I’m a Mormon, So…

I’m a Mormon, so I have been sealed to my husband for time and all eternity in a holy temple. We’ve promised to stay faithful to each other, forever.

Members of the Church [of Jesus Christ of Latter-day Saints] believe that marriages performed in temples are “sealed,” or blessed to last for eternity. The concept that the family unit can continue beyond the grave as a conscious, loving entity, with the marriage partnership and parent-child relationships intact, is a core belief of members of [the Church].

LDS Newsroom

An eternal marriage, sealed in the temple, is one of the essential ordinances a member of the Church of Jesus Christ of Latter-day Saints makes -after baptism and receiving one’s personal temple endowments.

This sacred covenant is only between a man and a woman who are worthy. The ceremony is performed by a man who holds the proper priesthood authority. Children born to a couple sealed in the temple are also sealed to that couple, forever.

The sealing ordinance may also be completed after a civil marriage, or even after a person (and that person’s spouse) has died (see Temple Ordinances for the Deceased).

Those who choose not to be married or cannot find someone to make this covenant with are still welcome within the LDS Church and encouraged to do all they can toward that and the other ordinances, and to support and serve the other members as much as all the other members do.

©2023 Chel Owens


We Mormons are officially members of The Church of Jesus Christ of Latter-day Saints and are to drop any name but that. Since many recognize the nickname of ‘Mormon’ and it works with the alliteration so well, however, I will use the term.

My other note is that I will keep to official doctrinal practices. I will add my own application of them, especially in response to comments.

My final note is that I LOVE discussing anything I write. Don’t be rude, obviously, but any and all queries or responses are welcome.

My final note beyond the final note is that I do not seek to convert anyone. I am motivated by forming connections, answering curiosity, and straightening pictures. So, you’re safe.

20 thoughts on “I’m a Mormon, So…

  1. I’ve always been fascinated and disturbed by that passage in Matthew 22 where Jesus says that there will be no marriage in heaven (at least that’s what it seems like to me.) Marriage seems like a pretty good thing. Why shouldn’t it be in heaven too?

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  2. Chel, you know me, so you know this is an honest question. Has the LDS Church practiced this from early on? And, if this was practiced during the period when plural marriages were allowed, what were the implications (i.e. for subsequent wives, and the children they have)? Thanks in advance for your answer.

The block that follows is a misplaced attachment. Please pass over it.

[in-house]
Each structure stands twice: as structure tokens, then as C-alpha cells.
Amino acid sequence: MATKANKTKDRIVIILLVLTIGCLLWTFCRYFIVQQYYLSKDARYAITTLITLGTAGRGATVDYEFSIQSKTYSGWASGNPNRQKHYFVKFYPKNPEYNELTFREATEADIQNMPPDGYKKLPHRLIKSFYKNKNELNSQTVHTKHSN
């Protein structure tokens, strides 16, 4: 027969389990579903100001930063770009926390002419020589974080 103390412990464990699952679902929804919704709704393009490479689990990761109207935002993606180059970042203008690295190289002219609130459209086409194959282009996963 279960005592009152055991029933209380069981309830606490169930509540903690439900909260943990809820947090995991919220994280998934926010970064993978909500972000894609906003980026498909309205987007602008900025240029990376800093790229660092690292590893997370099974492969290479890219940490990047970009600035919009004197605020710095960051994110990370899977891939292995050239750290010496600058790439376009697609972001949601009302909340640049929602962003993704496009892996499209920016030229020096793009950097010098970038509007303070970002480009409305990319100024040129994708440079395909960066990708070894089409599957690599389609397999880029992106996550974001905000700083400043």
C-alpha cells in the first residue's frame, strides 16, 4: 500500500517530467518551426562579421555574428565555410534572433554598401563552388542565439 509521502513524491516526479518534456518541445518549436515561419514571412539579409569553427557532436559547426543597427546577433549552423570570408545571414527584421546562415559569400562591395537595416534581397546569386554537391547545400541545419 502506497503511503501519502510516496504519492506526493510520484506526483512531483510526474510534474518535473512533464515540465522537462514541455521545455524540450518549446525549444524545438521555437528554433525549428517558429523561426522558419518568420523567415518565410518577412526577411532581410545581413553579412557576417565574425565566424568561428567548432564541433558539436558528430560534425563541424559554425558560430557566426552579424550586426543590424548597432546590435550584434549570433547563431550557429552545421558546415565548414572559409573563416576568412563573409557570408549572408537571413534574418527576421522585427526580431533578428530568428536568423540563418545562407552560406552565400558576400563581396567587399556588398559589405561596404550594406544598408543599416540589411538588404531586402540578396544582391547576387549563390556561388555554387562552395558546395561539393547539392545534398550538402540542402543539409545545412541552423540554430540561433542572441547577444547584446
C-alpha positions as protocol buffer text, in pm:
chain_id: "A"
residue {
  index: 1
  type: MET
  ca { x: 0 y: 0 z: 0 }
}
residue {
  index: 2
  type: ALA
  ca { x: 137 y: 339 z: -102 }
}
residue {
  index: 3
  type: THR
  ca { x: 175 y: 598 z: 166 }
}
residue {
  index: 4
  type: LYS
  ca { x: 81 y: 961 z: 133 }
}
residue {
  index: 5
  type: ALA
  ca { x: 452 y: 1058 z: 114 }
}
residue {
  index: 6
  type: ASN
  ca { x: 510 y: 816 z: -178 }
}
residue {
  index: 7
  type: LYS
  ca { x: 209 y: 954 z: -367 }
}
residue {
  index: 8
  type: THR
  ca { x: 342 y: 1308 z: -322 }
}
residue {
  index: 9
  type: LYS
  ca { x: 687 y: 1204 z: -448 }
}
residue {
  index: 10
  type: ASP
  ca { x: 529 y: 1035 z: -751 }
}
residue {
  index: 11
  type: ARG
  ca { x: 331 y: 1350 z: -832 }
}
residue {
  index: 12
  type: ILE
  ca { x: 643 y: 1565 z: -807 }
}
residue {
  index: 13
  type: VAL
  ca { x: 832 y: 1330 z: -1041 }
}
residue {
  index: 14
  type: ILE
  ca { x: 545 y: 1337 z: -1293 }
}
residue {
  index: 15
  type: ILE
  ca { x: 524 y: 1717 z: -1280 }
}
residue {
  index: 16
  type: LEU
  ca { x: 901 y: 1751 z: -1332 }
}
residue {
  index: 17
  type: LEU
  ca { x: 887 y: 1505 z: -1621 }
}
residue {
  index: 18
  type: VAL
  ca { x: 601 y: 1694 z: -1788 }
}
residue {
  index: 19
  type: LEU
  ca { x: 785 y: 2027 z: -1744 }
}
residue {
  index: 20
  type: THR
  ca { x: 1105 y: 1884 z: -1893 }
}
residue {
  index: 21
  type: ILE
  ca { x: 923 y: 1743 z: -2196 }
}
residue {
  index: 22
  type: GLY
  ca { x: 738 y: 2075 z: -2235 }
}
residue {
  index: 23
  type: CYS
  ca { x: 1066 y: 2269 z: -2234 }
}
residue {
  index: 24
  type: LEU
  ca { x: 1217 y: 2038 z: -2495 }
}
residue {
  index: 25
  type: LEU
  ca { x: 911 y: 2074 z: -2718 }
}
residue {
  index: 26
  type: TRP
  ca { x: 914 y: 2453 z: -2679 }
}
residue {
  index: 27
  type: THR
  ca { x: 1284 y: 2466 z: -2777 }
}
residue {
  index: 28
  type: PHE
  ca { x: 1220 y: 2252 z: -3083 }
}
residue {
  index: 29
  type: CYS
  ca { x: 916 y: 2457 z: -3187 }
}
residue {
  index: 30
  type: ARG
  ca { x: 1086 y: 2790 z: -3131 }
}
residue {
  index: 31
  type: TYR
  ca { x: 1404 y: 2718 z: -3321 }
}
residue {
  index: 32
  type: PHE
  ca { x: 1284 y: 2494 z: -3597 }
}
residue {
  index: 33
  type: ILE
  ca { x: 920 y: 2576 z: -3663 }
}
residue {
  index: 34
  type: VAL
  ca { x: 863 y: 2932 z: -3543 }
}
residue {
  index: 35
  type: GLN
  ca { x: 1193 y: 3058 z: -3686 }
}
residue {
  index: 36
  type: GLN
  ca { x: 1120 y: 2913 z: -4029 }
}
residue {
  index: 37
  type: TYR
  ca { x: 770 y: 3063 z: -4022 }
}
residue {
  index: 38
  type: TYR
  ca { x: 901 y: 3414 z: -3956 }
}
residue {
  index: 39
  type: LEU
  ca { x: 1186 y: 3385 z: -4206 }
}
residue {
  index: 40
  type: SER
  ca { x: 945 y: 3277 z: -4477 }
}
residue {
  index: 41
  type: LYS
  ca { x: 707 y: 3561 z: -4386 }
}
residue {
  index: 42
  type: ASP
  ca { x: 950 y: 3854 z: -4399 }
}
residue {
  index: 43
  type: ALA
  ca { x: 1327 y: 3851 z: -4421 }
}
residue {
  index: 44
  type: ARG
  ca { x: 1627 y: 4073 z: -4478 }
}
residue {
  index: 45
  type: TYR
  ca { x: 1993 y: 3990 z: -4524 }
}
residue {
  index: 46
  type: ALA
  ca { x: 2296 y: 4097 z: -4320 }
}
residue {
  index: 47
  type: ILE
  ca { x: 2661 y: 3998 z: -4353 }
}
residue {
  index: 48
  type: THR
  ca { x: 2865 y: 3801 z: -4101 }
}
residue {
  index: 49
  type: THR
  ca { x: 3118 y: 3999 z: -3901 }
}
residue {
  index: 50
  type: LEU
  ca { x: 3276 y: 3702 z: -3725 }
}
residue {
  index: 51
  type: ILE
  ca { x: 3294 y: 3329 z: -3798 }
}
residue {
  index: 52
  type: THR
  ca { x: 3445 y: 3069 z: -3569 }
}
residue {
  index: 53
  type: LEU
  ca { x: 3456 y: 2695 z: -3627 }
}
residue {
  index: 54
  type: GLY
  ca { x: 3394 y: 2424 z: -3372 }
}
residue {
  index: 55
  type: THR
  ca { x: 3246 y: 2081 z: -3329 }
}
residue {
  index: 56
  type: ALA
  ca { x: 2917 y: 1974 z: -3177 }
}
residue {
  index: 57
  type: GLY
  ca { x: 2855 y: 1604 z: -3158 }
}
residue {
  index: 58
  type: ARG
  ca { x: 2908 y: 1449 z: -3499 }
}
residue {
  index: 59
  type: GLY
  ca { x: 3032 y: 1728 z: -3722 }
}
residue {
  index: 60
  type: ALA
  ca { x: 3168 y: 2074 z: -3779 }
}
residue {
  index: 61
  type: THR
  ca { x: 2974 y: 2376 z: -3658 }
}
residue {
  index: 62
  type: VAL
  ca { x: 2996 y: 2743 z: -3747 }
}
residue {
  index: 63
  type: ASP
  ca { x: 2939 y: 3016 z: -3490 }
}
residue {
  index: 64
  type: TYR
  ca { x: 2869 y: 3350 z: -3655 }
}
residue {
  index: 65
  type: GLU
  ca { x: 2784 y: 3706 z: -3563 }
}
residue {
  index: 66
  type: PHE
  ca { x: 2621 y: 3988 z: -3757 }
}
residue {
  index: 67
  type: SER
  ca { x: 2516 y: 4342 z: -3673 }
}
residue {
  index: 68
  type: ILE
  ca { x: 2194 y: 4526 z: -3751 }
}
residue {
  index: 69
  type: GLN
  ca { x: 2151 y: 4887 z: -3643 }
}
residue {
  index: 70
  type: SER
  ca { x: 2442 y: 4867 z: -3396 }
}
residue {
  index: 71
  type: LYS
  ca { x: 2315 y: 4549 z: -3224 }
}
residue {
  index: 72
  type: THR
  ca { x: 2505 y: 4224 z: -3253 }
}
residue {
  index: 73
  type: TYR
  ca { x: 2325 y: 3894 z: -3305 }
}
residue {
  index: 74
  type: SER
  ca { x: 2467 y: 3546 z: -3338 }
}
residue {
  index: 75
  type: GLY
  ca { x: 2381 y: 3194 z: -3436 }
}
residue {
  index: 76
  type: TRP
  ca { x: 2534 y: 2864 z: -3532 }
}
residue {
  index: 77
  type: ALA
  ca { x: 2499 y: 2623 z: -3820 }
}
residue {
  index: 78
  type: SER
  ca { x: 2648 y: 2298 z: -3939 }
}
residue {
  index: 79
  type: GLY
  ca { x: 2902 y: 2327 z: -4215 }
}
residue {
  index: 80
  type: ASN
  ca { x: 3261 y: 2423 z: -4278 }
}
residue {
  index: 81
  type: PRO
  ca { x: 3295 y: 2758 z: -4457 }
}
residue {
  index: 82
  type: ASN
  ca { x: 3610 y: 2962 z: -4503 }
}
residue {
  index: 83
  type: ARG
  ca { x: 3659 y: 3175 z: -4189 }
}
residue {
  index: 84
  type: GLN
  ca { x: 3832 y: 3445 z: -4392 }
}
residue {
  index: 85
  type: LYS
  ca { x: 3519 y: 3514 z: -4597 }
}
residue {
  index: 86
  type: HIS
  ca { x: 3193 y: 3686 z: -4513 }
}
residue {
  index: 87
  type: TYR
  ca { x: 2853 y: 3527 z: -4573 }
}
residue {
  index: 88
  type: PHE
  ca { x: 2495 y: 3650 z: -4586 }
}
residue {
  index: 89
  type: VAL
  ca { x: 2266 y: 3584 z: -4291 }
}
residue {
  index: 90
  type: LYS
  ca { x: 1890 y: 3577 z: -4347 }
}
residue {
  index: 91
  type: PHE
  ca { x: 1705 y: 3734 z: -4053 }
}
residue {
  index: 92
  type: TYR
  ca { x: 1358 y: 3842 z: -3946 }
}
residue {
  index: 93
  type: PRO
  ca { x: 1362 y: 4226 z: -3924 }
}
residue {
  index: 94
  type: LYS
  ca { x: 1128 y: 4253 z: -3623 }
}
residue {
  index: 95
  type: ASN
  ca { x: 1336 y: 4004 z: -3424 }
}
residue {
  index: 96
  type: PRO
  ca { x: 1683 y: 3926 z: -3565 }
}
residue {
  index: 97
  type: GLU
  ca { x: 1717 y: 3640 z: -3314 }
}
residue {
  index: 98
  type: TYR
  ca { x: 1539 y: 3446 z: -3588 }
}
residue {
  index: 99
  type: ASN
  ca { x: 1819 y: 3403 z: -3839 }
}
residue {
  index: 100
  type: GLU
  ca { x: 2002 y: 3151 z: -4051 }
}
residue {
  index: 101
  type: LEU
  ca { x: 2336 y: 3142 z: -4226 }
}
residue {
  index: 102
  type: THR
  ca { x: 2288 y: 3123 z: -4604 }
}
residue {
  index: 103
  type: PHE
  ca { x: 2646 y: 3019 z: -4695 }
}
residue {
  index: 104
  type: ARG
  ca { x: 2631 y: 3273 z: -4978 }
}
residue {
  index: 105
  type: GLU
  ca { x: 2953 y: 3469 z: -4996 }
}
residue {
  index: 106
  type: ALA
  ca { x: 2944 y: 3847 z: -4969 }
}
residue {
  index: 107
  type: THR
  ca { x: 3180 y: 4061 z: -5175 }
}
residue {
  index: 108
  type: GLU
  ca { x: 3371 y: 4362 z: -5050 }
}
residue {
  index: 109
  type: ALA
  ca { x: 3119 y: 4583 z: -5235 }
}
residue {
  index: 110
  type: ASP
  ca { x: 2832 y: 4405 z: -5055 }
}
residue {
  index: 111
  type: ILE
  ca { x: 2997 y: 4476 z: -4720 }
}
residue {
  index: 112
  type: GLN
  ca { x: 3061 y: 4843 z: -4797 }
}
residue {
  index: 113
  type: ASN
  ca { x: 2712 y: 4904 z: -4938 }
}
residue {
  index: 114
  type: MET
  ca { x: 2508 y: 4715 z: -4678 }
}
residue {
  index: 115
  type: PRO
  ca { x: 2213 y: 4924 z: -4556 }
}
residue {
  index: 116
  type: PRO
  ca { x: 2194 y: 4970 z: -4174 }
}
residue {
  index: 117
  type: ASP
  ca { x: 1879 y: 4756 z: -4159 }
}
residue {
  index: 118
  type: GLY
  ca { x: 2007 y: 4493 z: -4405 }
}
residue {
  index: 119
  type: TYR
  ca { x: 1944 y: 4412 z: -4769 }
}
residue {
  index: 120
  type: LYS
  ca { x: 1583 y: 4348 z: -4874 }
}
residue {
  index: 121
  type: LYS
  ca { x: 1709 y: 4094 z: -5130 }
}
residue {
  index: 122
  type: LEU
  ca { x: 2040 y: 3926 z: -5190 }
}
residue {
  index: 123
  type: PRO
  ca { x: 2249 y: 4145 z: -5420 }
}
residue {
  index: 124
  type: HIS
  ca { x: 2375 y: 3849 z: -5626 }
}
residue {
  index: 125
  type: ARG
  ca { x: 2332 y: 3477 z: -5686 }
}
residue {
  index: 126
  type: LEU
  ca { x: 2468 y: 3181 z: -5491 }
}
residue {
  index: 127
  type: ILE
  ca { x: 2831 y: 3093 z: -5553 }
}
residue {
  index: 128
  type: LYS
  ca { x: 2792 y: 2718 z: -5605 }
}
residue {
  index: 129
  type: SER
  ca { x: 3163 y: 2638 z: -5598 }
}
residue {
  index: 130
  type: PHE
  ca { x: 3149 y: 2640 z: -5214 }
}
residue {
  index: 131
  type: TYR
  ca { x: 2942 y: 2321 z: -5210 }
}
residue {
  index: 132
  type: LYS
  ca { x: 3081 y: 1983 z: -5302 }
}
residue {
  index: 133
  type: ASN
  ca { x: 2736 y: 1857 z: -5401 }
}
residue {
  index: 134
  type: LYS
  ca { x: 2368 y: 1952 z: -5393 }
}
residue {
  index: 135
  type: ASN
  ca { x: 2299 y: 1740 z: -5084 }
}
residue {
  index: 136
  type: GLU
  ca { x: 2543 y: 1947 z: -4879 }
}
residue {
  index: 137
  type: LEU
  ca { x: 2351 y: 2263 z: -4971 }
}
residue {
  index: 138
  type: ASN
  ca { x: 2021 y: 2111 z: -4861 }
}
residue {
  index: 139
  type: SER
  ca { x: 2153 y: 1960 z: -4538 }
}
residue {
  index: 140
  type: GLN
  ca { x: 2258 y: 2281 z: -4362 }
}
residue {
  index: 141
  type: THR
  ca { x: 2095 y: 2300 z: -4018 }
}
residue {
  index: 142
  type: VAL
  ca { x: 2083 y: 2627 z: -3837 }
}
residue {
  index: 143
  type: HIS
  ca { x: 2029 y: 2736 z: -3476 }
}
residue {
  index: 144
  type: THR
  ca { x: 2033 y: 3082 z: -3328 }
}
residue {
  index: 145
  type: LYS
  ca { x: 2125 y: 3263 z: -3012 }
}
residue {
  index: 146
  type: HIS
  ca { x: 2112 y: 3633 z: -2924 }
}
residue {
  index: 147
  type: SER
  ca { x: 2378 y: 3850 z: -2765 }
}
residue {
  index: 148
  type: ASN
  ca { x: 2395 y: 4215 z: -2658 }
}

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    1. Hey Rob! Don’t worry; even if you were a caustically-bent internet stranger, I’d answer your question. 🙂

      The importance of eternal marriage was even more applicable during the period of plural marriages; many early Saints practiced it simply to ensure they would get into that highest degree of heaven (where it’s necessary, we’ve been taught, to have this and the other ordinances completed -not that the other parts of that level of heaven are bad to try for, either…). So, many women were sealed to a man but never lived with him or consummated the match, for example.

      As a child, I worried more about the part about children’s being sealed to parents. -Mostly, I wasn’t keen on eternity with my ‘favorite’ brother.- Since having children and considering how they’ll grow into adulthood themselves, however, forever families looks more like an interconnected web than a private hacienda with toddlers underfoot.

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    1. If that person feels s/he can’t answer the temple recommend interview questions, like about following the commandments and having a testimony of faith and The Restoration and such.


  3. This is something I still don’t understand – My wife (who is LDS) and I married ten years ago. I am not LDS so I understand that I cannot be sealed in the temple. During one of our conversations, Margaret commented that she wished we could be sealed just as she and her ex-husband were. That got me to thinking, “Won’t she be his wife in eternity if they were sealed in the temple?” Jesus told the Sadduccees (who were trying to trip him up theologically with the seven brothers/seven husband thing) that there would be no marriage in heaven. I certainly don’t have the answer to what heaven is like but I do understand the question, “Who’s wife will she be in heaven?”

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    1. A good question! I’m not familiar with the parable Jesus gave but will look it up.

      1. If you divorce and break a sealing then you’re off the hook. I also think (as with any gospel question) that one needs to think about the issue logically. You’re not going to be bound to anyone you don’t want to be. Agency trumps all, yes?

      2. You can be sealed to Margaret (her wishing that means she likes you enough to want to be with you for literal forever) but that means converting to the LDS faith. There’s a lot that looks weird if you’ve not grown up in it, but a lot of the stuff you commit to and grow a testimony of isn’t as strange as I first thought (I’m hoping to elaborate more on this idea when I finally write about my atheist period).

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        1. Yes! I believe this used to be more draconian, like that a woman couldn’t break her sealing unless her ex-husband agreed to it, but know all my divorced friends have been able to remarry and get sealed to their new husband.

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